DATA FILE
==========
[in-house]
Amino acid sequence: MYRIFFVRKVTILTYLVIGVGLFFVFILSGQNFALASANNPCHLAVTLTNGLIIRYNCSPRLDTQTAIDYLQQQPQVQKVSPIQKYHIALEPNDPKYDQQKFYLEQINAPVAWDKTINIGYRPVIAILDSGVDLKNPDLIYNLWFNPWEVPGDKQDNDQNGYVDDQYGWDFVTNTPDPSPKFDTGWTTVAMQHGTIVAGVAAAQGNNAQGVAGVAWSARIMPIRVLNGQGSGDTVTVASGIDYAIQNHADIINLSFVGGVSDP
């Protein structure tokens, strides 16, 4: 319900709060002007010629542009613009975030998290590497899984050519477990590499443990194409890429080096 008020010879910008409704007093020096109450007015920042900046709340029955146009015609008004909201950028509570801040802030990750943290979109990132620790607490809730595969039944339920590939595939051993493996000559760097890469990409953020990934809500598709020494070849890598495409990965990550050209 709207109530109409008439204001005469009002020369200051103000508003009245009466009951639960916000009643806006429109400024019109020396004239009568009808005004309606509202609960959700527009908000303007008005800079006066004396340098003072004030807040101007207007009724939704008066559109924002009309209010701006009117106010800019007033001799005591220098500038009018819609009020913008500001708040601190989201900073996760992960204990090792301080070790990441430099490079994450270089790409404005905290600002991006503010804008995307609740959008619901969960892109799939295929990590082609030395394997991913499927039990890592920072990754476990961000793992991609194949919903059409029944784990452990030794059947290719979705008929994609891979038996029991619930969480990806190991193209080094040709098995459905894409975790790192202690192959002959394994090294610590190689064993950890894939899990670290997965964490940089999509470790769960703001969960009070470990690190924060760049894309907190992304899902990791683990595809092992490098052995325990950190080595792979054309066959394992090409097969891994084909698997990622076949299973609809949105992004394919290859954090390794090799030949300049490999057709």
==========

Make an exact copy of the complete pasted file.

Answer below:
[in-house]
Amino acid sequence: MYRIFFVRKVTILTYLVIGVGLFFVFILSGQNFALASANNPCHLAVTLTNGLIIRYNCSPRLDTQTAIDYLQQQPQVQKVSPIQKYHIALEPNDPKYDQQKFYLEQINAPVAWDKTINIGYRPVIAILDSGVDLKNPDLIYNLWFNPWEVPGDKQDNDQNGYVDDQYGWDFVTNTPDPSPKFDTGWTTVAMQHGTIVAGVAAAQGNNAQGVAGVAWSARIMPIRVLNGQGSGDTVTVASGIDYAIQNHADIINLSFVGGVSDP
């Protein structure tokens, strides 16, 4: 319900709060002007010629542009613009975030998290590497899984050519477990590499443990194409890429080096 008020010879910008409704007093020096109450007015920042900046709340029955146009015609008004909201950028509570801040802030990750943290979109990132620790607490809730595969039944339920590939595939051993493996000559760097890469990409953020990934809500598709020494070849890598495409990965990550050209 709207109530109409008439204001005469009002020369200051103000508003009245009466009951639960916000009643806006429109400024019109020396004239009568009808005004309606509202609960959700527009908000303007008005800079006066004396340098003072004030807040101007207007009724939704008066559109924002009309209010701006009117106010800019007033001799005591220098500038009018819609009020913008500001708040601190989201900073996760992960204990090792301080070790990441430099490079994450270089790409404005905290600002991006503010804008995307609740959008619901969960892109799939295929990590082609030395394997991913499927039990890592920072990754476990961000793992991609194949919903059409029944784990452990030794059947290719979705008929994609891979038996029991619930969480990806190991193209080094040709098995459905894409975790790192202690192959002959394994090294610590190689064993950890894939899990670290997965964490940089999509470790769960703001969960009070470990690190924060760049894309907190992304899902990791683990595809092992490098052995325990950190080595792979054309066959394992090409097969891994084909698997990622076949299973609809949105992004394919290859954090390794090799030949300049490999057709």